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Architectural photography: How to plan an architectural photo shoot. 

 May 7, 2015

By  Pascal Depuhl

Architectural photo shoot – planning out all the details

Recently I had the opportunity to create a series of architectural photographs of this beautiful building for an architect friend of mine. She’s created this stunning house on one of the islands on the beautiful venetian causeway that connects Miami with Miami Beach. Check out how this image is created from the initial scout, to the photo shoot and through post production in this series. Today we start with the planning part of the shoot.

Architectural photograph of the Dilido house
The Dilido house photographed for a South American architect on a recent architectural photo shoot.

Architectural photography is about lines and light

Photograph taken of the front elevation during scouting on Cadrage appWe need to show long lines” the architect tells me. She right, after all she’s designed this beauty and understands all the intricate details of the house better than anyone. Capturing her vision, that started on a drawing board, begins with a visit to the house. I insisted to meet her at the house were going to photograph, since I want to see what she’s passionate about. So the week before the shoot I meet with her at the house, with my iPhone (and a couple of cool apps) to get to know the house. Primarily it’s about her vision, but I also need to see where the sun will be, since we’re not just chasing long lines. We’re also here to catch the light.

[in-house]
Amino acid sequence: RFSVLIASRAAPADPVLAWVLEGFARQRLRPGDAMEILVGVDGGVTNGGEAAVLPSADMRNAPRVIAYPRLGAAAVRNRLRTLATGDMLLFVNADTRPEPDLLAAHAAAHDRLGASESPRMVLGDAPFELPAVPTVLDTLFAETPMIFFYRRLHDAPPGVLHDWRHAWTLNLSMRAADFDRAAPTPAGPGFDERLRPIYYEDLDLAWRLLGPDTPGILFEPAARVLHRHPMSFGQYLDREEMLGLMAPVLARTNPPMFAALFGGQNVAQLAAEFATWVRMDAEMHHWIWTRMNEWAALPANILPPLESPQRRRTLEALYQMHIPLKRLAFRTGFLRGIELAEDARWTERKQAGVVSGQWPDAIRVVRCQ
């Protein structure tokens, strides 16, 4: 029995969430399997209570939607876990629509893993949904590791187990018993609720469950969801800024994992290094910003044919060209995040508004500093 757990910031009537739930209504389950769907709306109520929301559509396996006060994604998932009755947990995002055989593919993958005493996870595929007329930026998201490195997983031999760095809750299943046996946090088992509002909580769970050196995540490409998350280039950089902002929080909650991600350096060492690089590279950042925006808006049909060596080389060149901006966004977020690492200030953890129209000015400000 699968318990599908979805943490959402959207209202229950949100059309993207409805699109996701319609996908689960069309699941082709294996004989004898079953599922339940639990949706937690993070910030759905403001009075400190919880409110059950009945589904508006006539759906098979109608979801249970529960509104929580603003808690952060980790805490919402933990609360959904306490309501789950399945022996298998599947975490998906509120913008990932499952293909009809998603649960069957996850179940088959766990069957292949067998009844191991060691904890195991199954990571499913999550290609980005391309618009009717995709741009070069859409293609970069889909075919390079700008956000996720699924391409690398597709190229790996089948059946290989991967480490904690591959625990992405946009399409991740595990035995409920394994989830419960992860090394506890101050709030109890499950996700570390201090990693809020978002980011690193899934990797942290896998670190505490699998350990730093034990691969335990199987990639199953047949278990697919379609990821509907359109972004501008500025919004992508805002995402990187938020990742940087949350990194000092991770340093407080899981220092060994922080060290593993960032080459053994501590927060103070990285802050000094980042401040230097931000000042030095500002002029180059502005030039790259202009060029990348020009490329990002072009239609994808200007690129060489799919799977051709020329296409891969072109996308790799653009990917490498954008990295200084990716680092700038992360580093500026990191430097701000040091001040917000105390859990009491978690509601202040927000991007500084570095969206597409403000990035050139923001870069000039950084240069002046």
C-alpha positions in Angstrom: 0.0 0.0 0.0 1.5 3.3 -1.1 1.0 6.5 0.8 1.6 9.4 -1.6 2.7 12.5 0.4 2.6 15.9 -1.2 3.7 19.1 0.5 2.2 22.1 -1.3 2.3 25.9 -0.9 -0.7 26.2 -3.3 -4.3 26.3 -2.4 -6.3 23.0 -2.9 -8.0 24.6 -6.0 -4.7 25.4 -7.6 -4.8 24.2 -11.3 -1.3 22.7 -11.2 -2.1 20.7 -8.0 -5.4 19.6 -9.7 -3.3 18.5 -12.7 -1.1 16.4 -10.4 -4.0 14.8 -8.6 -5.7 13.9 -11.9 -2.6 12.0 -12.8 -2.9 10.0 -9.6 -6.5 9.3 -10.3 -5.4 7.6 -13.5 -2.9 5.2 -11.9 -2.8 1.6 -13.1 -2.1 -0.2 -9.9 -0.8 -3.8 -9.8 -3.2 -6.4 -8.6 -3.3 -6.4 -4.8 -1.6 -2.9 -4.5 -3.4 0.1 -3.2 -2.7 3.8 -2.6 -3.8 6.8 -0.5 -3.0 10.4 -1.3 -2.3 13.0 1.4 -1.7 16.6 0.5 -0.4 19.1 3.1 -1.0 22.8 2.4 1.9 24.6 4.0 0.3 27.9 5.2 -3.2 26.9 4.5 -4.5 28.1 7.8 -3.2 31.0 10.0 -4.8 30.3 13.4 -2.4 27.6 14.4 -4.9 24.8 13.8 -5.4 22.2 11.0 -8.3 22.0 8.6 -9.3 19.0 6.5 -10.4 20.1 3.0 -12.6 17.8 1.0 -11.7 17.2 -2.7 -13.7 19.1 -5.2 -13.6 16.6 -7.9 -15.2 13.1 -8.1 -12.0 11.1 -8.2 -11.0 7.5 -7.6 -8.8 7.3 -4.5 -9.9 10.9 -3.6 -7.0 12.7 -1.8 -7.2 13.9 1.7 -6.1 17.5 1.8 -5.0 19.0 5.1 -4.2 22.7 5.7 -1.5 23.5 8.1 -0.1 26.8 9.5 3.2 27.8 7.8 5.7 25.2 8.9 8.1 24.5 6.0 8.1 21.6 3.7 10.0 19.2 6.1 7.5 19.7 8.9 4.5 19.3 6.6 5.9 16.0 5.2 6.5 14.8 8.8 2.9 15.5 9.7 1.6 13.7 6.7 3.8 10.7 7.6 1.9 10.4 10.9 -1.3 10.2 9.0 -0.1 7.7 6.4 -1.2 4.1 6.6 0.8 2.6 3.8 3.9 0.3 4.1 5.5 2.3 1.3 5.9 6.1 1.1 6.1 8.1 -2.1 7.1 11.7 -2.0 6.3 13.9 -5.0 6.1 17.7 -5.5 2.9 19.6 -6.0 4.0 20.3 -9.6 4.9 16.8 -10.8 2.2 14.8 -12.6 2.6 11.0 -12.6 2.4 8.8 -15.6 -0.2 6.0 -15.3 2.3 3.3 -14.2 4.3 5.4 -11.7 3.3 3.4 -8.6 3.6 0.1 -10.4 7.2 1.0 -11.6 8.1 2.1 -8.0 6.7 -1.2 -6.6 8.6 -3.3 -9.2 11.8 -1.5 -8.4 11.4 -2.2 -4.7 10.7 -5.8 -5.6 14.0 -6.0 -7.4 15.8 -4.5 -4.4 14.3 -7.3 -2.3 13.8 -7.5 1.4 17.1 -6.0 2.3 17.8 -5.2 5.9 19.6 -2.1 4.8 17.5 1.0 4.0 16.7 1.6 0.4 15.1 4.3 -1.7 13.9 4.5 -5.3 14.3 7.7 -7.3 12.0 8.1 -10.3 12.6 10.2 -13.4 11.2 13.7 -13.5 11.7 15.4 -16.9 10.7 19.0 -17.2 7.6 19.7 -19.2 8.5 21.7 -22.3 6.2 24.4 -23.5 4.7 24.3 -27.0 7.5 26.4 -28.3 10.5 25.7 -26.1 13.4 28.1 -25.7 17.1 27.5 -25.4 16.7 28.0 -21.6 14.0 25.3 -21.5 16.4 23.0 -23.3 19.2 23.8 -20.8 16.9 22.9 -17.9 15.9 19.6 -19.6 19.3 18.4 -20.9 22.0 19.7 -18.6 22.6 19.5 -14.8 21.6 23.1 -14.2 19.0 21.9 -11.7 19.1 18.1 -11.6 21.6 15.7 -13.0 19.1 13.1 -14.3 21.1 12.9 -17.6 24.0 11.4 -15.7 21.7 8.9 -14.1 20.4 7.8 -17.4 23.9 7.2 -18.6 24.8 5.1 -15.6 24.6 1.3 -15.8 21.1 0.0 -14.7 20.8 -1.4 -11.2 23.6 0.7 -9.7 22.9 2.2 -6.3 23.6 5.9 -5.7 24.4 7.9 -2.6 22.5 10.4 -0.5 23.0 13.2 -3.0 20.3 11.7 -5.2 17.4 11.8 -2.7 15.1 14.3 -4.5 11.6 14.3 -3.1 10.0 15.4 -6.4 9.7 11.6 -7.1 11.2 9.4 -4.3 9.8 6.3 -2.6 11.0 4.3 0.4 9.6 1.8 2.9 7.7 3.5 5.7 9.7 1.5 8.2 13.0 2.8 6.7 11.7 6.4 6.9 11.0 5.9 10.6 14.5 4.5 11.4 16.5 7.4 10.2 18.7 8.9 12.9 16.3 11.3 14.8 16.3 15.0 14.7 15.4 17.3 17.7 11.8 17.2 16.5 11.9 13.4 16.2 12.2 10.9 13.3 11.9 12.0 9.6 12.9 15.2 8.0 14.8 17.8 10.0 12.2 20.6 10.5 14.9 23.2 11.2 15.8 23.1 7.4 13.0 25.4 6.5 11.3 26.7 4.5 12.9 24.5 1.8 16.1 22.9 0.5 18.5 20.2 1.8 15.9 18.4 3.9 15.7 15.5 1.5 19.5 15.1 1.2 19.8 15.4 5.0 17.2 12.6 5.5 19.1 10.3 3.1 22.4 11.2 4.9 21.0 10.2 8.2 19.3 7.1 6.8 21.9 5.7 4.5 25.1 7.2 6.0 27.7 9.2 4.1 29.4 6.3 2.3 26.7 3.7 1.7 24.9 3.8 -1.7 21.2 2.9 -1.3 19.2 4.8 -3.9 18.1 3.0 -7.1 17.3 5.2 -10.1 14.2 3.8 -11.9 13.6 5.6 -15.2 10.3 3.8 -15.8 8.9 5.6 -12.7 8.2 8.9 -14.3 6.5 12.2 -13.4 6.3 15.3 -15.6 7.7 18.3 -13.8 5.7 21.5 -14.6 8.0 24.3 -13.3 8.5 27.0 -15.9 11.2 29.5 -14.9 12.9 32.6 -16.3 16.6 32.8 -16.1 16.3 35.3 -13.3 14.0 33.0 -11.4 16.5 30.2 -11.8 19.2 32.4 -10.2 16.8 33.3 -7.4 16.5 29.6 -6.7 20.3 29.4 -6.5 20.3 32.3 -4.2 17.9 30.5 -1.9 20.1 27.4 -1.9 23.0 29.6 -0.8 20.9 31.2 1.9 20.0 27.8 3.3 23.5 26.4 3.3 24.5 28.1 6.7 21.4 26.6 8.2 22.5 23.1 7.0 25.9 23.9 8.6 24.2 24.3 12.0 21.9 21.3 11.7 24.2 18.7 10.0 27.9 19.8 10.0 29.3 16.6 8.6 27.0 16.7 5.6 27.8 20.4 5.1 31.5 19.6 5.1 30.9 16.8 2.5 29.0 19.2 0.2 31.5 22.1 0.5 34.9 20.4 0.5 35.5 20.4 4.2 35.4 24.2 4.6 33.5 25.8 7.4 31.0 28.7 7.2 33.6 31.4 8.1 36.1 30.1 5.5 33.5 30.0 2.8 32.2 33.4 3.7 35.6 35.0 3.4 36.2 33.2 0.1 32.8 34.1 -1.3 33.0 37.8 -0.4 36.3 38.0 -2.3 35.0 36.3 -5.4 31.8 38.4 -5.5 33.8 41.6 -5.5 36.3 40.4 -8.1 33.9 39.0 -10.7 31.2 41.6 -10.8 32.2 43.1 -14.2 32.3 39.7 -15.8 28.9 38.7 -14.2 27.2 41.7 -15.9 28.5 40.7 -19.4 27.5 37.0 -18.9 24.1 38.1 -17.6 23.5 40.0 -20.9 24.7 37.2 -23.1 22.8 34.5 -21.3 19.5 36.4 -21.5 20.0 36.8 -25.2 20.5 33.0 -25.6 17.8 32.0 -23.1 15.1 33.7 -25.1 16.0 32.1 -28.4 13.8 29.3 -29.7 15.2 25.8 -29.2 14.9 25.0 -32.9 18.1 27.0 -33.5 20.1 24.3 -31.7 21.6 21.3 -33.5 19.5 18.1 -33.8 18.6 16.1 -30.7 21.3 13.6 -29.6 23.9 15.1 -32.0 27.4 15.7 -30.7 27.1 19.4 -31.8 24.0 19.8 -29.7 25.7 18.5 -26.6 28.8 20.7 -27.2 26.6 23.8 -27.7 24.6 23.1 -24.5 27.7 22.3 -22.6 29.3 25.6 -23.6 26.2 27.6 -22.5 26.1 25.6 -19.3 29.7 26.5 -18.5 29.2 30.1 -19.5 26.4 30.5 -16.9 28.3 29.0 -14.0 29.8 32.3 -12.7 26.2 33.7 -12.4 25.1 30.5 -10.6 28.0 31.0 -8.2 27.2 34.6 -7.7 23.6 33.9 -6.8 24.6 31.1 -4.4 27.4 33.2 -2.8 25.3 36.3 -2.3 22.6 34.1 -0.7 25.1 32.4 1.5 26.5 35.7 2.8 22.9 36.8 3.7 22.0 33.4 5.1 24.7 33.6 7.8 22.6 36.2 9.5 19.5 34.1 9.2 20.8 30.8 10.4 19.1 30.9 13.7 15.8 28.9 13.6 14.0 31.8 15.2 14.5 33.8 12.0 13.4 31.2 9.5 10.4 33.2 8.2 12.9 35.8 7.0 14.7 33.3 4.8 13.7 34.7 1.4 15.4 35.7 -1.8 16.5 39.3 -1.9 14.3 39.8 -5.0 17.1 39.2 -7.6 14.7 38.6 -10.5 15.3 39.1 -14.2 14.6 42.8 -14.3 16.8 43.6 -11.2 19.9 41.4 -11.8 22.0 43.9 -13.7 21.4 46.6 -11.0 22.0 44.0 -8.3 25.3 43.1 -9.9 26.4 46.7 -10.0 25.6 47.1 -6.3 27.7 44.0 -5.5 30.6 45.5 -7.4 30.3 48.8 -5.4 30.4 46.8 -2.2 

A dichotomy: immobile structures and a sun, that doesn’t stand still

You used to have to be part astronomer to be able to calculate the path of the sun, today there’s an app for that. I use an app [nextpage title=”next page”]

called sun seeker, I shows me an overhead view of where the sun is throughout the day overlayed onto a map, as well as a 3D path that is projected on the actual scene you see on your iPhone.

Sun Seeker map view
Sun seeker map view
Sun Seeker 3D overlay
Sun seeker 3D view

Knowing where the sun will be is going to dictate you’re shooting schedule on the day of the shoot. In this case, I knew that the front elevation had to be captured in the evening, which meant work would start a few hours before sunset.

Director's viewfinder overlay
Got to be wider then 25mm.

The plan is to photograph separate exposures for sky, house lights and the sun once it rises. Throw in a few strobes to light up the facade of the house and you’re looking at a few layers in your final file.

Finally you need to pick your focal length. Again there’s an app that can help called Cadrage. It does more than this, but I like to use it as a quick digital viewfinder – it won’t show anything wider than a 25mm, but it allows you to get a good idea.

This post is a part one of a series of articles, letting you come behind the scenes. Step onto my set as I am create mind changing visual content for my clients. Next week I’ll take you behind the scenes of the actual architectural photo with photos, videos and show you some tips and tricks! Stay tuned …

 

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Pascal Depuhl


Miami product photographer, video producer, cinematographer and chief mindchanger at Photography by Depuhl I love to share the knowledge I've gained over the past two decades. Catching light in motion.

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